I wrote this essay on the topic of novels that introduce many of their important themes in the first chapter or section.
Ralph Ellison's Invisible Man is a complex novel with many themes, the majority of which are introduced in the prologue. Themes of invisibility, violence, inaction vs. action, and the contradictions of African American culture are all presented.
The speak introduces himself as an invisible man, an entity created by others' inability to see him. He is a creature from nightmares, made unreal by the perceptions of his fellow humans. The novel following this explanation in the prologue is the story of how a man with such an obviously strong personality came to be unseen. Also, by calling himself a figment of nightmares, he makes all people who cannot see him "sleepwalkers;" he implies that most of the characters in the book will live under the dreamlike conditions of their own illusion of reality. From Ras the Destroyer, working for a dream that can never come true, to Sybil, seeing the Invisible Man as a sexual archetype, the characters of the book live in constant states of dreaming.
Casual violence permeates the novel. When the IM attacks a man on the street simply because the man bumped him, he is restrained only by the realization that the man thinks he is being attacked by a phantom. This savage beating in the prologue is the first point of casual violence in a book that includes black men fighting each other as entertainment for whites and culminates in bloody chaos in the "jungle of Harlem." For the IM, violence is a rite of passage and a necessity; for the white society around him, it is a way to revert the black man to a primitive, atavistic nature, thus making them more animal than man. Violence becomes a dangerous tool of subjugation because sometimes it can result in tragedy for the whites, but it remains a necessity because of its extreme power.
As he struggles to decide when to take action, the IM must choose between hibernation and invisibility or exposure and leadership. As he speaks in the prologue, he gives a definition: "A hibernation is covert preparation for a more overt action." So he hibernates, afraid that he might miss the moment when his action is to take place. The rest of the book continues to ask the crucial question: action or inaction? Should he fight? Should he stand up for himself following Bledsoe's letters? Should he lead his people? Always, the choice is ambiguous and confusing but, for the IM, necessary.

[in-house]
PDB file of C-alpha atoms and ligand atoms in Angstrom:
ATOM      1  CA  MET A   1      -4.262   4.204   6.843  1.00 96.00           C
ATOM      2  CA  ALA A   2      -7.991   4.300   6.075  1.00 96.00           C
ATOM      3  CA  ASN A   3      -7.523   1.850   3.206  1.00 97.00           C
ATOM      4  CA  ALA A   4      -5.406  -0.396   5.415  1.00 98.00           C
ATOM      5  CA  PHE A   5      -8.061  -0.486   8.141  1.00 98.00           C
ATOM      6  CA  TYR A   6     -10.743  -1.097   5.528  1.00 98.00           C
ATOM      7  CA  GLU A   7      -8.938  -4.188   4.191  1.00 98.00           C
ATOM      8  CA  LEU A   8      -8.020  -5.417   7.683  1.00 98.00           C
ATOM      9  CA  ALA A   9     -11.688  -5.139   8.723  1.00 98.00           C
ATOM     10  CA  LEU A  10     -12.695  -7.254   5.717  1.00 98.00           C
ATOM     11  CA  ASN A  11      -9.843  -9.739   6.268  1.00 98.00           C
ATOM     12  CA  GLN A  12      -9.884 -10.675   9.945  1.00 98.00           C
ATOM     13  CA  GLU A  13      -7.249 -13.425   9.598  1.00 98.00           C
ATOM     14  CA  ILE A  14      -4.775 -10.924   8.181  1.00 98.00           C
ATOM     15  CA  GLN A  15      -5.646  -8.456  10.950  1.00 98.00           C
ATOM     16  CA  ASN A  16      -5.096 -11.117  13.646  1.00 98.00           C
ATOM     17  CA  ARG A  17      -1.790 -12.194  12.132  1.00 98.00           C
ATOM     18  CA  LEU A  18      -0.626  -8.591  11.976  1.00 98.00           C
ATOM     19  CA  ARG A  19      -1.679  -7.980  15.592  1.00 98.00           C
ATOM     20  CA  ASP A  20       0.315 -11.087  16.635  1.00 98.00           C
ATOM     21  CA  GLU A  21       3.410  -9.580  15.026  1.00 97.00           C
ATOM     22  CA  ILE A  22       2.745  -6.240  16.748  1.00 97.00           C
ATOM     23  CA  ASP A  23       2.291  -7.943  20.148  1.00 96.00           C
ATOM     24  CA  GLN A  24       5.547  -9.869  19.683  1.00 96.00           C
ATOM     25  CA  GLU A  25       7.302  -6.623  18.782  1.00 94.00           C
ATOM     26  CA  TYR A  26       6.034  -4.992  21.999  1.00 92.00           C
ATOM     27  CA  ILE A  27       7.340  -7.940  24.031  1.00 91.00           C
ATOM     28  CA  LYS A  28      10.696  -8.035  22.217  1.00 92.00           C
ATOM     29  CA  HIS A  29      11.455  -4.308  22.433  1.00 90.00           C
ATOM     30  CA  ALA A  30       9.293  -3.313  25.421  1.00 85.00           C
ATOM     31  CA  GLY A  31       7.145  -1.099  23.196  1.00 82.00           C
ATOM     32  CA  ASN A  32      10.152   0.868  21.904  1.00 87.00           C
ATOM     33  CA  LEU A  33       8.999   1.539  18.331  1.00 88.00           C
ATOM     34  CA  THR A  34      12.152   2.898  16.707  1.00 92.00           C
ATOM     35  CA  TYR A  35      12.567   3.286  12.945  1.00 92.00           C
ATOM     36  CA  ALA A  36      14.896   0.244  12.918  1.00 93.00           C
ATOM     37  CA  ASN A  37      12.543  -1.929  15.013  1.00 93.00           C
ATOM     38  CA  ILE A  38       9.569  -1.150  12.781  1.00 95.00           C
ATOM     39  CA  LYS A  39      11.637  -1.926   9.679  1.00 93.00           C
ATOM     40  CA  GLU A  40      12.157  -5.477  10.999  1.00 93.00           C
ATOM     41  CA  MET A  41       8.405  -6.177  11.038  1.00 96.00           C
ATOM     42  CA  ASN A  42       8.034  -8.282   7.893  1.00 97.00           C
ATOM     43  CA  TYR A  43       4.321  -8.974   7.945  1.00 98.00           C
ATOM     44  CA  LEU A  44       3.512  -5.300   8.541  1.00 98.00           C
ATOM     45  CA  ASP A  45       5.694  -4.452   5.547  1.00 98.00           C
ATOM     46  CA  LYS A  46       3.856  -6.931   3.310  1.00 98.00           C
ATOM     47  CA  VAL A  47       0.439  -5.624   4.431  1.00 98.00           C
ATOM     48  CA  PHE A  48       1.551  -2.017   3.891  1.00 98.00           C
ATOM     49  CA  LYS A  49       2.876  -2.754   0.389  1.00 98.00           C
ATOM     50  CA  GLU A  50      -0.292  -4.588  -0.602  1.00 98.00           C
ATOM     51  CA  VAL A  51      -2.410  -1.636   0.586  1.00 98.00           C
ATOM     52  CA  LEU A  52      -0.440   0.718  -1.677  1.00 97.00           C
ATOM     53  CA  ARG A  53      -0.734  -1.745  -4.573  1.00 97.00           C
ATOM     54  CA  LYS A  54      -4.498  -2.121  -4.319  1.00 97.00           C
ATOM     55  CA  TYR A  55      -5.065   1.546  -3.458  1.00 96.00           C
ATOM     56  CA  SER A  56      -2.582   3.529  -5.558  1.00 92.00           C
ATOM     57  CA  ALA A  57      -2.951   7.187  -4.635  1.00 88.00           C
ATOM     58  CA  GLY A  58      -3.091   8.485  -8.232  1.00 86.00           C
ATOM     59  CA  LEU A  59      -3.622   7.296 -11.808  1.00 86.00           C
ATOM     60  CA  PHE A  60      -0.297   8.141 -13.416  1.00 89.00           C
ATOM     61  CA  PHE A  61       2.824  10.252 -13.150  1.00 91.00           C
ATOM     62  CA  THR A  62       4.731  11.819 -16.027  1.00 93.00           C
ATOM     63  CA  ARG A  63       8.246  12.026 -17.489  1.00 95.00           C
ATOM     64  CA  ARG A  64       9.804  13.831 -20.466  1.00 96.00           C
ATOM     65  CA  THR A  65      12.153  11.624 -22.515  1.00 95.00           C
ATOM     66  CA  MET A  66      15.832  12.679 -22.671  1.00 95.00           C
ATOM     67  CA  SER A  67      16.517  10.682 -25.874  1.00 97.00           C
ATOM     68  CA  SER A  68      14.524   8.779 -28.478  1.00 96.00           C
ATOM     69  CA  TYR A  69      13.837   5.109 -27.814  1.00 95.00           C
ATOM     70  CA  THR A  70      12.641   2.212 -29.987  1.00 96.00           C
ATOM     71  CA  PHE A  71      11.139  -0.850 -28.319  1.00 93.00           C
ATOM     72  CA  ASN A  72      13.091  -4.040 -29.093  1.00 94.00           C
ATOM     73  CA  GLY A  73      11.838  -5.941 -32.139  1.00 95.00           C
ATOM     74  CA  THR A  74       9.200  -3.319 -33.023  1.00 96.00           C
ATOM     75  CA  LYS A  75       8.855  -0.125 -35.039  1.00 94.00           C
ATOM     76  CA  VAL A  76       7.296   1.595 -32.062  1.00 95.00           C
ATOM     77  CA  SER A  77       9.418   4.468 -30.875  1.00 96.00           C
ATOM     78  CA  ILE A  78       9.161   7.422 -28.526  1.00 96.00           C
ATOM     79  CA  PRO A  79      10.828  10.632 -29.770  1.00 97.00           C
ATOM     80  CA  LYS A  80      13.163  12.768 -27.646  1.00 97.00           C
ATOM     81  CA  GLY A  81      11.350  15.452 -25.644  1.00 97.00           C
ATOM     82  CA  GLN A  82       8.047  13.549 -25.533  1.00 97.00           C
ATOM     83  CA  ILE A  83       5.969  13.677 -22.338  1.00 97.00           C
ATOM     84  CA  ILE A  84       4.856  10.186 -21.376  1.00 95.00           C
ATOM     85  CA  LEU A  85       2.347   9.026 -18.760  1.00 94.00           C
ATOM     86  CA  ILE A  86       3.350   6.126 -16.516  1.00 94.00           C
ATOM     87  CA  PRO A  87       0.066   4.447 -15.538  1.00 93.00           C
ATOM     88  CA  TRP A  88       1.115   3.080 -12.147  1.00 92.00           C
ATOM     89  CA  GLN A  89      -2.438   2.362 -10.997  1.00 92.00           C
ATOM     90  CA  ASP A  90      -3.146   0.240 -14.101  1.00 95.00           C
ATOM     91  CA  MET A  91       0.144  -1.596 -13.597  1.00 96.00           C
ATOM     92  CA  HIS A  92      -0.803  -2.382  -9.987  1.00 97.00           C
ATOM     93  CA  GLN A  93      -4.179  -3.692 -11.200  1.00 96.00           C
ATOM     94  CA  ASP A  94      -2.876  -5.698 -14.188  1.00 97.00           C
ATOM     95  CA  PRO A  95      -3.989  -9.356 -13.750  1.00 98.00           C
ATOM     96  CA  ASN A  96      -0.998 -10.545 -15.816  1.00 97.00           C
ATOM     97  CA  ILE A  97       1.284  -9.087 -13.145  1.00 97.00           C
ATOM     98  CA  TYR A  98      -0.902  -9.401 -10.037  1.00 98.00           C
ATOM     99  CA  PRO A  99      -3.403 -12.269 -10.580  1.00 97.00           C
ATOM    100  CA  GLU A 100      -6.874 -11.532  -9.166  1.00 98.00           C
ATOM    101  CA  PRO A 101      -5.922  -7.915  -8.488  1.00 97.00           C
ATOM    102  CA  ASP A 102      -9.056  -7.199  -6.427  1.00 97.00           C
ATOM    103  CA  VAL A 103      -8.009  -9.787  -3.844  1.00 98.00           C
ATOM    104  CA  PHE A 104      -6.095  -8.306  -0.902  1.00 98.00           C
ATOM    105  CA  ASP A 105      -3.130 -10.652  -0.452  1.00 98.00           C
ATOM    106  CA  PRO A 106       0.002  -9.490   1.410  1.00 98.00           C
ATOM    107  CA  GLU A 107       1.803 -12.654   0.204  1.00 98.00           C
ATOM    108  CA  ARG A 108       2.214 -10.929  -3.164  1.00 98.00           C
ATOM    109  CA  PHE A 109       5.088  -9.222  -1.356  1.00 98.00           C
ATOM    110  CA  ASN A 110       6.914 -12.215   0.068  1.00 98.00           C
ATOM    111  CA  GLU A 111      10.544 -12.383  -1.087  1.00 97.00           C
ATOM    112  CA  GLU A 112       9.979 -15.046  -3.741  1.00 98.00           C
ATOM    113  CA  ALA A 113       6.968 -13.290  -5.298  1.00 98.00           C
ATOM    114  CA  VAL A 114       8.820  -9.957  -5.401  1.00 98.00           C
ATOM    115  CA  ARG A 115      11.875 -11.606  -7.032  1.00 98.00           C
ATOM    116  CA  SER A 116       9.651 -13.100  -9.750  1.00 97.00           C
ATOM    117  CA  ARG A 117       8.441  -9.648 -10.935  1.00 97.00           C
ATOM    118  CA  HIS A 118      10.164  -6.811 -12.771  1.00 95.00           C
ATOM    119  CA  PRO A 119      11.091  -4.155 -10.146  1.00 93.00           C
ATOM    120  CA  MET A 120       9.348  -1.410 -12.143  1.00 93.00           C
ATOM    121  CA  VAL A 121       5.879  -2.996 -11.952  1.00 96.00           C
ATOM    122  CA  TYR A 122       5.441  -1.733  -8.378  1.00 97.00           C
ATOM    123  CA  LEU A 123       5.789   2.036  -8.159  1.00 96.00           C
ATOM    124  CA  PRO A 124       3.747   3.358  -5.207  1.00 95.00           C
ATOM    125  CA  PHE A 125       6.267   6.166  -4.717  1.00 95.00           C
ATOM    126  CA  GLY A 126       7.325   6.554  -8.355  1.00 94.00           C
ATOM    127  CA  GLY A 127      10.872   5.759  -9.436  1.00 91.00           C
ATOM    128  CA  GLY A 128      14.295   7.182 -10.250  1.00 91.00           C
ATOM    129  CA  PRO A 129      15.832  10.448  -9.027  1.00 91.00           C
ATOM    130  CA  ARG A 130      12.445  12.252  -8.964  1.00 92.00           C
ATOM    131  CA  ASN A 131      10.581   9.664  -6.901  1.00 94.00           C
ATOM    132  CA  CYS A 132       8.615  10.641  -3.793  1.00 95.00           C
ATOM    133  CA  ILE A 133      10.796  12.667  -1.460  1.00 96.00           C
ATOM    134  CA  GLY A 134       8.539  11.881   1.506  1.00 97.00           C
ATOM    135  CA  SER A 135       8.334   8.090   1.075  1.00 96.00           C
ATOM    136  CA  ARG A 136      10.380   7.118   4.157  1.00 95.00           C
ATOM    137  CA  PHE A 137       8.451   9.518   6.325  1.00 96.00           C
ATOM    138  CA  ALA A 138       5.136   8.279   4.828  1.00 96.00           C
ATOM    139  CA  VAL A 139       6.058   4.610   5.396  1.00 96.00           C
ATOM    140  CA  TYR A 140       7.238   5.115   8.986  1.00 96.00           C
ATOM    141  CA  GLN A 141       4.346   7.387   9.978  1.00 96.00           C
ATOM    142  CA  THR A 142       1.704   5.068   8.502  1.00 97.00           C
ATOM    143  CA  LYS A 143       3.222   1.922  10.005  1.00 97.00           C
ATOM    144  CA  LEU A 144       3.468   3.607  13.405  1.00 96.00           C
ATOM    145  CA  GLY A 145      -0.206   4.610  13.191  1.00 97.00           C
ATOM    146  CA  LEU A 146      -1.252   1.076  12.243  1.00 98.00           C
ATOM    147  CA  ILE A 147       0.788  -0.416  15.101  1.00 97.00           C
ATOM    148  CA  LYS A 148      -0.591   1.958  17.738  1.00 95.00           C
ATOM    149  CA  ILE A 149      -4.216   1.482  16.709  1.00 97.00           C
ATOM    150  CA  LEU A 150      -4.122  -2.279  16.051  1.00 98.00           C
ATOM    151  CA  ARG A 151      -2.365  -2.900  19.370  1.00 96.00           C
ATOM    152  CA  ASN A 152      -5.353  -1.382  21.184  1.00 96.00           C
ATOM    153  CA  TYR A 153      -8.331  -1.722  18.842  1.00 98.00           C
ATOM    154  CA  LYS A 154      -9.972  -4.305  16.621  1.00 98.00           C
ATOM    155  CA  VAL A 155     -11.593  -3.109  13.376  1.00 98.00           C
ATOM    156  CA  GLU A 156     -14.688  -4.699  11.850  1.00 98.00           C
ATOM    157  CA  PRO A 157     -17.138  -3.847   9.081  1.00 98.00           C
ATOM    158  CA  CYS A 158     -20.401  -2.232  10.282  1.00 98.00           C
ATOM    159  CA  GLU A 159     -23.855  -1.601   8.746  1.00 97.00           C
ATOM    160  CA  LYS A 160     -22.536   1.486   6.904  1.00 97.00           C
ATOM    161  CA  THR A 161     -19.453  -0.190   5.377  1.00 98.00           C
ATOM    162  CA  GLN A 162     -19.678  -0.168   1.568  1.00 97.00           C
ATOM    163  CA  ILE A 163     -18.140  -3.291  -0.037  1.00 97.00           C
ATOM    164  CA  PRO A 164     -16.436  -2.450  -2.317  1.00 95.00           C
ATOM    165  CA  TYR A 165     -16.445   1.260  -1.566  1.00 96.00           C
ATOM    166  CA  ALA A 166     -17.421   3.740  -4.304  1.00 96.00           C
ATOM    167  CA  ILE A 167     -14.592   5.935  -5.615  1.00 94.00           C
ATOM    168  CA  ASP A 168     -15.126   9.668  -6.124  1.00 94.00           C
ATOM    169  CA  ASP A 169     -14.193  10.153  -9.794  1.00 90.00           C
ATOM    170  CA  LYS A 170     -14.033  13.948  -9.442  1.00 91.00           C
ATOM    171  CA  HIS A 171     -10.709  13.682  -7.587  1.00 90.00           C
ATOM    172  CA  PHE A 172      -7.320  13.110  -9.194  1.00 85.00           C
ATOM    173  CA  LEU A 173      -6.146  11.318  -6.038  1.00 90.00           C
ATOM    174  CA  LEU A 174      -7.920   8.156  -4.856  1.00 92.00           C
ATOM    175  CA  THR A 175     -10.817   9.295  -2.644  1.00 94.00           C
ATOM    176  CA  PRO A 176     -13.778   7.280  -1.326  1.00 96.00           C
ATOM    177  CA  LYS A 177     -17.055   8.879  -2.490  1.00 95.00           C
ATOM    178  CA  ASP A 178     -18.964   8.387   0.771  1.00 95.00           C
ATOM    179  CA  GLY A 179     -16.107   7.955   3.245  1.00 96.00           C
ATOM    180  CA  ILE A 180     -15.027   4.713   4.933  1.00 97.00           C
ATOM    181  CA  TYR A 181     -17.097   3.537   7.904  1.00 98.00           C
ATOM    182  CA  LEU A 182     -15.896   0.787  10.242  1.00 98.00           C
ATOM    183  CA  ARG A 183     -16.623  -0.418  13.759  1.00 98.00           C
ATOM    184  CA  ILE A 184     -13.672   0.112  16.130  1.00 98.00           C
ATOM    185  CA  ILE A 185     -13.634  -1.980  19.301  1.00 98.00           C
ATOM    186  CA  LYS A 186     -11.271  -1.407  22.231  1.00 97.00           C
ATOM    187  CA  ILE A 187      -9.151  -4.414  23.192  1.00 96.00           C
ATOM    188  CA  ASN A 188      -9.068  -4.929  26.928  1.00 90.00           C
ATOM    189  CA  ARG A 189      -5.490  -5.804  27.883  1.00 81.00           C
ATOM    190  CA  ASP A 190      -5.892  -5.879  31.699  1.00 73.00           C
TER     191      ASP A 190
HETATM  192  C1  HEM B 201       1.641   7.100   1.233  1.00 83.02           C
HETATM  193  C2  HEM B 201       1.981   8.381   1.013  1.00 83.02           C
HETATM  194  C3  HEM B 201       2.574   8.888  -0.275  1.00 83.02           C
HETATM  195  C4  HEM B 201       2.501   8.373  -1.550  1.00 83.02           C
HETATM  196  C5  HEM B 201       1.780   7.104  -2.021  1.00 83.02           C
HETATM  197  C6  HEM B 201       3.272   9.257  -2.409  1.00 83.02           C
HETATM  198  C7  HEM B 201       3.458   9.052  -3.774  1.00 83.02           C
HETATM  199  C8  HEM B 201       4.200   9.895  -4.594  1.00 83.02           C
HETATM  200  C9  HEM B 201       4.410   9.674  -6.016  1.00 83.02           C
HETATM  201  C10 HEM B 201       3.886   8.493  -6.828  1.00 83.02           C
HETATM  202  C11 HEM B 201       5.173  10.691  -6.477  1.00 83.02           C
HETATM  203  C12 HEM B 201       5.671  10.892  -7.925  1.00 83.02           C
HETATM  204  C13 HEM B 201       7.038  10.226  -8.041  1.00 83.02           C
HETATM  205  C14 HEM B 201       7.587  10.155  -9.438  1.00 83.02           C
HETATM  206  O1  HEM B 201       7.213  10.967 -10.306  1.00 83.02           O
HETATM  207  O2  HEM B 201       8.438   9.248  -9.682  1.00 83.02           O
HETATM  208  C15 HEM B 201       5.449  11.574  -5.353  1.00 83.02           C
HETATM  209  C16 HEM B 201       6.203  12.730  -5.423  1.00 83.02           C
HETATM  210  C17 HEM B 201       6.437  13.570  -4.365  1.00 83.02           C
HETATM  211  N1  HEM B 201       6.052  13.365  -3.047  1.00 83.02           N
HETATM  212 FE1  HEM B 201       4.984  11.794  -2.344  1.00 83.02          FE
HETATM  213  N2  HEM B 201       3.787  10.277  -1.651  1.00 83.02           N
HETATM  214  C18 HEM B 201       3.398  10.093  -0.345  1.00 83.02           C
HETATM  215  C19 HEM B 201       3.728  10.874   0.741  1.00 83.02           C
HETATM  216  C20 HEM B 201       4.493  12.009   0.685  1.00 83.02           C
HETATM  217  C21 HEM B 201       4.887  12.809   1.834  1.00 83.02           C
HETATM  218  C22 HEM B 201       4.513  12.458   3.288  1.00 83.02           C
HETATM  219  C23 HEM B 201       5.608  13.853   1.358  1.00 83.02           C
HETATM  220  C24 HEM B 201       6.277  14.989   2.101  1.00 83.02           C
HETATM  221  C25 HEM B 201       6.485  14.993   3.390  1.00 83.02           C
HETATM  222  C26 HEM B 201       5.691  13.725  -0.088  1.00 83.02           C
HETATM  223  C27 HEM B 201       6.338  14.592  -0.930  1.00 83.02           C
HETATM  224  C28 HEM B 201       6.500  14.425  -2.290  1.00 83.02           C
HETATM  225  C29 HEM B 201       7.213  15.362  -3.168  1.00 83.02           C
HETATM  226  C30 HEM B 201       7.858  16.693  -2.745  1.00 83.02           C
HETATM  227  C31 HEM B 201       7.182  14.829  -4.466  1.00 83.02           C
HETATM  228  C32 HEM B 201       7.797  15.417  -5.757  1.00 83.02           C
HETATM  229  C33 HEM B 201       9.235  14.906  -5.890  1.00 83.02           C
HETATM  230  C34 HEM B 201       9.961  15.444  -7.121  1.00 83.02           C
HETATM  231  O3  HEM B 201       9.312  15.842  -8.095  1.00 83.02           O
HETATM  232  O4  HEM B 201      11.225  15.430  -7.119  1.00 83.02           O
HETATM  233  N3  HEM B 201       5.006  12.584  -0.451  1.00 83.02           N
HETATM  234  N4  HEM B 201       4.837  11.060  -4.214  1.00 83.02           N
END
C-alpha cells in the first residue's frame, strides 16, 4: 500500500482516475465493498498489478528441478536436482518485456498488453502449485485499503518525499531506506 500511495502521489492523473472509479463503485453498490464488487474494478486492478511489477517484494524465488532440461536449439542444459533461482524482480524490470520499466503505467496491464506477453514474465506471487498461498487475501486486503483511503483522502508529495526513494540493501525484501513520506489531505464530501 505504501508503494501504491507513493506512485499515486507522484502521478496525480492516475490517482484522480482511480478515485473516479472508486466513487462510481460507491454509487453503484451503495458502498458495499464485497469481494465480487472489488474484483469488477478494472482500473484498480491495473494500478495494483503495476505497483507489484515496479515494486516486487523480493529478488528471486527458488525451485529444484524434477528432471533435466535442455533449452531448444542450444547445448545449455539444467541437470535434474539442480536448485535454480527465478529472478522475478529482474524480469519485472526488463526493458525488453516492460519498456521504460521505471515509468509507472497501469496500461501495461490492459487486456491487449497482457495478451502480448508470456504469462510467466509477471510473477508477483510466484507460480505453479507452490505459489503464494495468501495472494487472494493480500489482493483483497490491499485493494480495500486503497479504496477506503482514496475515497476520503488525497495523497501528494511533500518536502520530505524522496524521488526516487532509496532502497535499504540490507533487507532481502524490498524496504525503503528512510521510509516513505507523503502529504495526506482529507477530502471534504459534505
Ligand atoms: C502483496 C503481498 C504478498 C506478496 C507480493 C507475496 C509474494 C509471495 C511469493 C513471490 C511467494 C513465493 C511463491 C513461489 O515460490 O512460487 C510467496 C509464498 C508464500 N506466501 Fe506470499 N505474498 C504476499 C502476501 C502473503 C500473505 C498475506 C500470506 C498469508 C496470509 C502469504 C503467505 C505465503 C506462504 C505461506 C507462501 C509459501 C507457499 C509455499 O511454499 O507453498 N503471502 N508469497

While high off a reefer, the IM begins to see the "nodes" of history: the points where time takes on the qualities of a current, flowing and eddying. He learns to stand outside of time and to see that, in his own story, "The end is in the beginning." The structure follows this statement, beginning with the inevitable end to all in it, but also ending with a resolution for a beginning. The IM can enjoy the benefits of a lengthy hibernation because he is unconcerned with the passing of time.
In the prologue, the IM has a dream in which he witnesses a revival-type meeting celebrating blackness and talking about how it is a dangerous, powerful, unpredictable element of society. Yet he cannot stand to live in darkness; in the prologue he says, "the truth is the light and light is the truth." Light is synonymous with whiteness, and its importance to the racially black IM is perhaps the most significant theme of the novel. In the prologue, the IM explains that he is given form only by the light in his room; that he is not "dead" because of that form. Later, he is a pawn of both whites and blacks, but he is also the essential drop of black in the most popular of white paints. He learns to use whites as they have used him, and as he sees his fellow black men doing. He is appalled by the selling of the caricature-like puppets, but he becomes one to gain status. This confusion and ambiguity is foreshadowed in the prologue later on in his dream, when he speaks to an old black woman who tells him that she both loves and hates her dead white master, who used and humiliated her. This ambivalence, she explains, is why she slowly poisoned him, just as the IM's dying grandfather will later demand that all black men do to their white masters. This contradiction is why the IM will both love and hate the blacks and whites alike around him.